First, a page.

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Is Now a Good Time to Start Investing in Gold and Other Alternative Assets?
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Is Now a Good Time to Start Investing in Gold and Other Alternative Assets?

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Is Now a Good Time to Start Investing in Gold and Other Alternative Assets?

Now that share prices have regained the ground they lost back in March, some analysts are worried the recovery has gone too far -- that a bubble might be brewing. Those bubble fears might have you wondering if it's a good time to start investing outside the stock market, say in assets like gold and real estate.

Gold and real estate both fall into a category of investments known as "alternative assets." The term describes any investment that's not a stock or bond. Gold and real estate are the best-known options, but other choices include silver and other precious metals, bitcoin, mineral rights, timberland, livestock, and even collectors' items like classic cars and artwork.

Image source: Getty Images.

The pros of alternative assets

Alternative assets are appealing in uncertain times because they don't move in lockstep with the financial markets. Some asset types, like residential real estate, simply aren't affected much by what's happening in the stock market. Other assets, like gold, tend to move in the opposite direction of the stock market. If investors get spooked into a big equity sell-off, for example, the value of your Apple shares probably get pulled down too -- even if the company fundamentals haven't changed. But property values will hold their own, and you'll likely see the price of gold rise.

Given that behavior, if you are certain a market crash is just around the corner, then now would be the time to move some of your wealth into gold or other alternatives.

The cons of alternative assets

On the other hand, if the crash you're predicting doesn't materialize, you may regret your decision to buy into alternative assets. That's the core problem with making decisions based on what you think might happen -- if your outlook doesn't pan out, you stand to lose big. The worst-case scenario is you'd miss a run-up in share prices and see your alternative assets stagnate or drop in value at the same time. Then, if you want to reduce your exposure to the alternatives, you may have to sell low to liquidate and buy high to get back into equities.

Another drawback is that alternative assets generally aren't as liquid as equities. If you change your mind about owning real estate, for example, there's a long process involved in selling it. The same goes for cars, artwork, and livestock. You can own some of these assets indirectly through exchange-traded funds (ETFs) and real estate investment trusts (REITs), which are more liquid than owning actual commodities or property. But even those funds may have less demand than, say, the S&P 500 index fund.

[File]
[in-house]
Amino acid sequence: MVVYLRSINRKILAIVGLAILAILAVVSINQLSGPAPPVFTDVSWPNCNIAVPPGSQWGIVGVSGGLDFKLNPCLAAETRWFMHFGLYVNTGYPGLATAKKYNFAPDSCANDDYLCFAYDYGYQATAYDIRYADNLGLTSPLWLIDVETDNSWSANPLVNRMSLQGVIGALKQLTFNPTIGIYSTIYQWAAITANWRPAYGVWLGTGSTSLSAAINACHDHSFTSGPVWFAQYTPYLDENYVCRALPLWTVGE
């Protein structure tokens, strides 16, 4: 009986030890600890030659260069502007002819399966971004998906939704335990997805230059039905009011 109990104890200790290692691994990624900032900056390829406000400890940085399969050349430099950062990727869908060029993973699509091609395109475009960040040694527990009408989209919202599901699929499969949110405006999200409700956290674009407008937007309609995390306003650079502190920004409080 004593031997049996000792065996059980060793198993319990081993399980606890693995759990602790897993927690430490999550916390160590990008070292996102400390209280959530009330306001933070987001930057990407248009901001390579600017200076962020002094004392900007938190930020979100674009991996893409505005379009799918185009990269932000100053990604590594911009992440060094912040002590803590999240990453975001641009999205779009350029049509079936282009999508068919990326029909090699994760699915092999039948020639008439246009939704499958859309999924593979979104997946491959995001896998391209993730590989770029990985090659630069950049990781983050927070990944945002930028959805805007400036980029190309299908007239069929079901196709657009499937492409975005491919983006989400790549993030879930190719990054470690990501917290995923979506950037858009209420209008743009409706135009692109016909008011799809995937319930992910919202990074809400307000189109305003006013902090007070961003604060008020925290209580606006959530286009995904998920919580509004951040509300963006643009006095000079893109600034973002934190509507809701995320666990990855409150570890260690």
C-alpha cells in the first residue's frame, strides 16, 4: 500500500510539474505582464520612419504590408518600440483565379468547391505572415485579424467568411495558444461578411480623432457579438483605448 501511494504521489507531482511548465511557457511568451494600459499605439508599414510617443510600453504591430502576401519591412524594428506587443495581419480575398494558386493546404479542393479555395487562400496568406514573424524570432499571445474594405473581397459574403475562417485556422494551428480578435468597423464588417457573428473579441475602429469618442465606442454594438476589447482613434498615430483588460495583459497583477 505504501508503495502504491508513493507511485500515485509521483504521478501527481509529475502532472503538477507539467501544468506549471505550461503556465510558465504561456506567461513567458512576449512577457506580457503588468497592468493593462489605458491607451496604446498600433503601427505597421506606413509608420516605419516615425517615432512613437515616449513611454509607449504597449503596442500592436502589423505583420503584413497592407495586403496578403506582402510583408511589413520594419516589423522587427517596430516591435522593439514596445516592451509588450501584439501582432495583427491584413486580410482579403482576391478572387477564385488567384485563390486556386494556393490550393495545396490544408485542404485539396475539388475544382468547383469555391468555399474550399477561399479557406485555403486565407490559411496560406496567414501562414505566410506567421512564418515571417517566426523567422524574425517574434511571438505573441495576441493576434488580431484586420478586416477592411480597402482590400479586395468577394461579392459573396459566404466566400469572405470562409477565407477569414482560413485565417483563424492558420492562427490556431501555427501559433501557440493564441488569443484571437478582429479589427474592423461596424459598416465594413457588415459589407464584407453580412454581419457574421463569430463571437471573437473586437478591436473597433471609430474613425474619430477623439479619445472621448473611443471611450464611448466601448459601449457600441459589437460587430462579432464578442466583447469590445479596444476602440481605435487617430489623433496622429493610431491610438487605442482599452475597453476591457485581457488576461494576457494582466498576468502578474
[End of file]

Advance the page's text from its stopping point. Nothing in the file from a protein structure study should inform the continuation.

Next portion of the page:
Alternative assets can also be wildly volatile. Bitcoin is the poster child of volatility; the cryptocurrency gained 1,400% in 2017, but regularly experiences corrections in excess of 30%. The price of gold, too, can move quickly in both directions. Between 2012 and the end of 2015, for example, the price of gold fell 40%. And this year, gold rose some 17% between June and August, only to fall about 6% since. Even residential real estate, one of the least volatile investment types, has had periods of volatility -- as we saw in the 2000s.

How to add alternative assets to your portfolio

Alternative assets can diversify your portfolio and offset some of the volatility you'll see in equities. But don't forget: If an asset tends to go up when equities are down, that same asset will go down when equities are up. Accept that fact and you are ready to add some alternatives to your portfolio -- not because you think the market will crash tomorrow, but because you want to diversify for the long term.

A good starting point is an ETF that holds assets you understand, like real estate or gold. The advantage of alternative asset funds is that they're more liquid and easier to own than the actual asset. There is a disadvantage, though. Funds are more closely correlated to the stock market than, say, an actual piece of property. Given that you can buy a share in a real estate ETF for about $100, but you can spend 100 times that on a single property, the trade-off may be worth it.

Vanguard Real Estate ETF (NYSEMKT: VNQ) is a popular choice for real estate exposure. The fund invests in roughly 180 REITs that own residential properties and commercial properties across a variety of industries. VNQ has an expense ratio of 0.12% and net assets of $57.4 billion. If you're interested in owning gold, SPDR Gold Shares (NYSEMKT: GLD) is a gold ETF backed by actual gold reserves. The fund has an expense ratio of 0.4% and $78 billion in assets under management.

Plan on limiting your alternative holdings initially to 5% of your portfolio. You might even start out with 1% or 2% until you're sure you're comfortable with how these assets behave.

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Catherine Brock has no position in any of the stocks mentioned. The Motley Fool owns shares of and recommends Apple and Vanguard REIT ETF. The Motley Fool has a disclosure policy.

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